Frequently Asked Questions about Special Education
Can special education services be harmful to my child’s future?
Special education services provide students with disabilities with the instruction and support necessary for them to reach academic and social goals and also to allow them to become more independent. Thanks to these services, students with disabilities may enjoy the same academic opportunities as their classmates. All information in an Individualized Education Program (IEP) is confidential and is not shared with other databases or other people unless you give your consent.
Are special education services only for students who have legal status in the U.S.?
All children, regardless of their immigration status, have a right to participate in and enjoy a free public education. This includes any evaluations and other sources of support needed for students whose parents have concerns or fears regarding their child’s academic and social progress.
Is being identified as an English Language Learner (ELL) the same thing as being identified as having a disability?
No. When a student is identified as an ELL, the school has a duty to teach that student in her/his native language. There are students who are identified as ELLs who also receive special education services, but only when the student needs additional services because s/he also has a disability, and not merely because they have not yet learned how to speak English.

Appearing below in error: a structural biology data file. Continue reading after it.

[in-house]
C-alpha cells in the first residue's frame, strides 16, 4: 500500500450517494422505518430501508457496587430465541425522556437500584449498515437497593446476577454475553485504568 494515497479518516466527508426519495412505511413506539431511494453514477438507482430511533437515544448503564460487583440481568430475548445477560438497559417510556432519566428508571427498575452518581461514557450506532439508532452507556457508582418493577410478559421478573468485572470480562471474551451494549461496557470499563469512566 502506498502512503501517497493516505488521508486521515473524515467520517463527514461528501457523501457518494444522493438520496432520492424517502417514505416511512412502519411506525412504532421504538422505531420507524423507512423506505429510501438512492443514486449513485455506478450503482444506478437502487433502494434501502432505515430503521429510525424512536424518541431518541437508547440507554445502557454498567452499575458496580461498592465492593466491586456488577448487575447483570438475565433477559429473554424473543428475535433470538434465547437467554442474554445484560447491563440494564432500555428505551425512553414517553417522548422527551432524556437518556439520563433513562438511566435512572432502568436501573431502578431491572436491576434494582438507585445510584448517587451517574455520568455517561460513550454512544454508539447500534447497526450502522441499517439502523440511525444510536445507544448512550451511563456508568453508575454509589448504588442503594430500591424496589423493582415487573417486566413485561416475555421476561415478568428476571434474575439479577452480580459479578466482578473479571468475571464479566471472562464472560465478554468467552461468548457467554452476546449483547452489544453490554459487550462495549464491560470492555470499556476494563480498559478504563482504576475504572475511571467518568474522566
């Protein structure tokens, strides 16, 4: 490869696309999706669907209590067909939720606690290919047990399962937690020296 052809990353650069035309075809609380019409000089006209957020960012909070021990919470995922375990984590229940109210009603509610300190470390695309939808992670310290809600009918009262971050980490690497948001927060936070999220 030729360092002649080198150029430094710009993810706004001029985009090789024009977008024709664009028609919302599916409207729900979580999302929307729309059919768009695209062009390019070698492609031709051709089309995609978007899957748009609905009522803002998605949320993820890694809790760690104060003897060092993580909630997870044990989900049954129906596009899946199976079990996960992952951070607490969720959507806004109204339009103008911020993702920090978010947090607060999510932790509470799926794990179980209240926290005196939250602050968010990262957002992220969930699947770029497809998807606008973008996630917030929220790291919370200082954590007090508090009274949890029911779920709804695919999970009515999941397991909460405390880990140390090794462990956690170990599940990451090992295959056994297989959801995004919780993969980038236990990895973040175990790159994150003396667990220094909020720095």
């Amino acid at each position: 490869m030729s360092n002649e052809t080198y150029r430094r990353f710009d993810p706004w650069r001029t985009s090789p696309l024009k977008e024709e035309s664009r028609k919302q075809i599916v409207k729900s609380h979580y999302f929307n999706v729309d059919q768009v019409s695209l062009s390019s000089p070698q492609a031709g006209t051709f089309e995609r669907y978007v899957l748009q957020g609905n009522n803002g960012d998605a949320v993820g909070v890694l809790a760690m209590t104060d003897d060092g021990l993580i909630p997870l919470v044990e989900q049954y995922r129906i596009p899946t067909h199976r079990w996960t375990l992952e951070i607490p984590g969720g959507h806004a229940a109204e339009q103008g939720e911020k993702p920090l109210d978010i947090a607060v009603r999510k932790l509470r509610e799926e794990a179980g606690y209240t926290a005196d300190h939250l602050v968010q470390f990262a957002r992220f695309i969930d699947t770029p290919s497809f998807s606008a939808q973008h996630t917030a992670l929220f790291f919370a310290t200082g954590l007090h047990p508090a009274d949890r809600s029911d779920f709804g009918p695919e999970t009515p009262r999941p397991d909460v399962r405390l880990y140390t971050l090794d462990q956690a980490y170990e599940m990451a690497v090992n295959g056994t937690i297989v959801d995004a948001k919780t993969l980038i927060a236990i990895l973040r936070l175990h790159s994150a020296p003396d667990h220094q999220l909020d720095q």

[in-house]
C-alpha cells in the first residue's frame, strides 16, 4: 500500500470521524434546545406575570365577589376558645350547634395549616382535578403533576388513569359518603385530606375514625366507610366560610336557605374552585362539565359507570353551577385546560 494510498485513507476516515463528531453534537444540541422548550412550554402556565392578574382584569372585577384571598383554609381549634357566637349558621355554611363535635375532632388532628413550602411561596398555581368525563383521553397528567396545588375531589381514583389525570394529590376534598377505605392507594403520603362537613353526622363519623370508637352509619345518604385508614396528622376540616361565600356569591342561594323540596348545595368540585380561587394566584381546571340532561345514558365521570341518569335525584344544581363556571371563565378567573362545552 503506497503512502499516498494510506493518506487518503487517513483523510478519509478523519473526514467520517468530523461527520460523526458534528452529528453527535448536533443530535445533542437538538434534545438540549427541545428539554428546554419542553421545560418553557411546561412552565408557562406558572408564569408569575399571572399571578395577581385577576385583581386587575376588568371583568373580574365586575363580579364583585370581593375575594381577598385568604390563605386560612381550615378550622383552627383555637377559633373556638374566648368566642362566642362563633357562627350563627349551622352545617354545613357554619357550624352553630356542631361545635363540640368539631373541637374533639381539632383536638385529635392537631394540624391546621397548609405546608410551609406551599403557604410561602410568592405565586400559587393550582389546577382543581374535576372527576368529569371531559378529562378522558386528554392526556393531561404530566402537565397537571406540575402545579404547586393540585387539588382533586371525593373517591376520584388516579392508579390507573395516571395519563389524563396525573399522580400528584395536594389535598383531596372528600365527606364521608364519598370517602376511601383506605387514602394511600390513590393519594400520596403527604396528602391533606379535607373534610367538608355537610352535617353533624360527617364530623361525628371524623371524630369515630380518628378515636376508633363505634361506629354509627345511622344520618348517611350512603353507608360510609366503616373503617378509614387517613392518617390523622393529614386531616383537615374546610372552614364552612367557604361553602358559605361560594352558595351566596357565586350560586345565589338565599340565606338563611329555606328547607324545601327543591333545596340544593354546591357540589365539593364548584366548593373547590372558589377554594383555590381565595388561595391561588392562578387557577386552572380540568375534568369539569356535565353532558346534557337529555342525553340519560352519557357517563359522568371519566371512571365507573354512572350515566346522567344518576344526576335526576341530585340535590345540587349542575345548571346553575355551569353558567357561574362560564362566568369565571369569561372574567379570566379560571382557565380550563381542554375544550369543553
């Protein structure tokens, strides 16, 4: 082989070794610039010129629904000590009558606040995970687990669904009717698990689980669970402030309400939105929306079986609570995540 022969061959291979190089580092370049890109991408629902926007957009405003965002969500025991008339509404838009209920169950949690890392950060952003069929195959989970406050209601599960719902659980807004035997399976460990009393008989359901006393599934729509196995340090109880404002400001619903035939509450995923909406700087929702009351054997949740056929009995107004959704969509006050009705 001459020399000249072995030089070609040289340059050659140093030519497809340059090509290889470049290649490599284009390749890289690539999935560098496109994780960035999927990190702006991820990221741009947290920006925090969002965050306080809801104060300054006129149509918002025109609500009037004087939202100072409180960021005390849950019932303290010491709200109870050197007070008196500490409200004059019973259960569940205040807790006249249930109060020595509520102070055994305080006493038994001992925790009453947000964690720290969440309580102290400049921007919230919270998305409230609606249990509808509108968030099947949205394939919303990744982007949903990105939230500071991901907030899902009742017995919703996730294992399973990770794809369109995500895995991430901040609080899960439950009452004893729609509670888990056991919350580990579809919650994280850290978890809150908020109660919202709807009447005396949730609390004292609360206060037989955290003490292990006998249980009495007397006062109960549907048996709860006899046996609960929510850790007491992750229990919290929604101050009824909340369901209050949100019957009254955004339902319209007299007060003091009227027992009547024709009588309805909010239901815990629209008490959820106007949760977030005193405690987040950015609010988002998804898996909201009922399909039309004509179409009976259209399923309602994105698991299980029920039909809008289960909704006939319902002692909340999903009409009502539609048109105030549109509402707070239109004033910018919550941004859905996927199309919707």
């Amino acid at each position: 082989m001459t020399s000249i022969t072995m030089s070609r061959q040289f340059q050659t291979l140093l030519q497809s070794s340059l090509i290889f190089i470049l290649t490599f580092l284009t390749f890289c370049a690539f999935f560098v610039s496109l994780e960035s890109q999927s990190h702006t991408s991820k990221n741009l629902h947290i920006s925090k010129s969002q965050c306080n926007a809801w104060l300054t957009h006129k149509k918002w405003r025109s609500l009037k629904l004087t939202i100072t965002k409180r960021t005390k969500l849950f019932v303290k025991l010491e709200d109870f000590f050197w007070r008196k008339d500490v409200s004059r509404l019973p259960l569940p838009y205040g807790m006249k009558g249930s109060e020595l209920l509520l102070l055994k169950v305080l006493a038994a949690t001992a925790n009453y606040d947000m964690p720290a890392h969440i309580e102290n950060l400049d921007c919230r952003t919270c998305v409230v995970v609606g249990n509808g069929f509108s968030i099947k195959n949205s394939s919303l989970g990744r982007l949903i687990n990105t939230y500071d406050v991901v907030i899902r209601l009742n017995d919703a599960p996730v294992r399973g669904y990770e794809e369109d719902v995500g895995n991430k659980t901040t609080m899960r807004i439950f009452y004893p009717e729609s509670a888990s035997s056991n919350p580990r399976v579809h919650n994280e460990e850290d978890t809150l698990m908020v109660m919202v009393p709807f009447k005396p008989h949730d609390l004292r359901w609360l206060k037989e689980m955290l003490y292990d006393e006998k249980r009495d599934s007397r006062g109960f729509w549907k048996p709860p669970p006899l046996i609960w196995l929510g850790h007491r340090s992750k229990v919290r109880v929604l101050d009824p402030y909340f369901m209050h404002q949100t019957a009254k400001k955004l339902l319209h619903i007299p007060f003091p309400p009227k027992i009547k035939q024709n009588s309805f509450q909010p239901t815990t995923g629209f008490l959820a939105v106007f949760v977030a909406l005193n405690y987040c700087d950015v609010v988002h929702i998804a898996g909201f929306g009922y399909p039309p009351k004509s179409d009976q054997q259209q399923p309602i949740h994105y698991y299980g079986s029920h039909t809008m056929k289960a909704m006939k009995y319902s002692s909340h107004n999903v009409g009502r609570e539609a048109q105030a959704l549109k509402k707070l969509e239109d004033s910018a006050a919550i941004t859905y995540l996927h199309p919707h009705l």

Are all evaluations given in English only? Can they be translated into other languages?
In accordance with the law, all testing conducted by the school to evaluate a student must be done in the student’s native language and all evaluations and results must be translated into a language that the parents can understand.
I do not understand English well. Do I have the right to ask for a Spanish interpreter to discuss my concerns about my child’s education with the school? And for IEP meetings or other meetings?
When parents are asked for their consent for Special Education services, all information must be communicated in a language they can understand. The IEP team has the responsibility to provide them with an appropriate interpreter whenever necessary and thus ensure that parents are well informed of all the services that will be provided to their child. Parents must ask for an interpreter at least 72 hours before the IEP meeting and they must do so in writing.
Learning and School, Education resources and programs, Preschool and younger, Special education